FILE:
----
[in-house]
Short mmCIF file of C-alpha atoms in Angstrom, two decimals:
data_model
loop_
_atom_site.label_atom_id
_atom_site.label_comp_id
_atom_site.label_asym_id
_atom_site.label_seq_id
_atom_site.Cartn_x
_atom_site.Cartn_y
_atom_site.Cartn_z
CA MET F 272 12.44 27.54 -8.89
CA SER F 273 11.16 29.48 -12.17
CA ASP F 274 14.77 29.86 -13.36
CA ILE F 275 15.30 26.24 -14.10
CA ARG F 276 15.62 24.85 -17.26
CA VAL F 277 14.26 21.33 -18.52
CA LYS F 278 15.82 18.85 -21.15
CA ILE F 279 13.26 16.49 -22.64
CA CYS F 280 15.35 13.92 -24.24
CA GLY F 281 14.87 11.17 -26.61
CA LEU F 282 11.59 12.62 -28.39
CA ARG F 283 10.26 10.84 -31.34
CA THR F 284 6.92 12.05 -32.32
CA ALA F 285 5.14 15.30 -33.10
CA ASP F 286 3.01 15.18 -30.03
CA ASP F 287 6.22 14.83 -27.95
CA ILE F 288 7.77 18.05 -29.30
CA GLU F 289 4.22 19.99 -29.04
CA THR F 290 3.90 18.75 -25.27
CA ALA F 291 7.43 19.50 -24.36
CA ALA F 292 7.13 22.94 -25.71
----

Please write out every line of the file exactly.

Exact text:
[in-house]
Short mmCIF file of C-alpha atoms in Angstrom, two decimals:
data_model
loop_
_atom_site.label_atom_id
_atom_site.label_comp_id
_atom_site.label_asym_id
_atom_site.label_seq_id
_atom_site.Cartn_x
_atom_site.Cartn_y
_atom_site.Cartn_z
CA MET F 272 12.44 27.54 -8.89
CA SER F 273 11.16 29.48 -12.17
CA ASP F 274 14.77 29.86 -13.36
CA ILE F 275 15.30 26.24 -14.10
CA ARG F 276 15.62 24.85 -17.26
CA VAL F 277 14.26 21.33 -18.52
CA LYS F 278 15.82 18.85 -21.15
CA ILE F 279 13.26 16.49 -22.64
CA CYS F 280 15.35 13.92 -24.24
CA GLY F 281 14.87 11.17 -26.61
CA LEU F 282 11.59 12.62 -28.39
CA ARG F 283 10.26 10.84 -31.34
CA THR F 284 6.92 12.05 -32.32
CA ALA F 285 5.14 15.30 -33.10
CA ASP F 286 3.01 15.18 -30.03
CA ASP F 287 6.22 14.83 -27.95
CA ILE F 288 7.77 18.05 -29.30
CA GLU F 289 4.22 19.99 -29.04
CA THR F 290 3.90 18.75 -25.27
CA ALA F 291 7.43 19.50 -24.36
CA ALA F 292 7.13 22.94 -25.71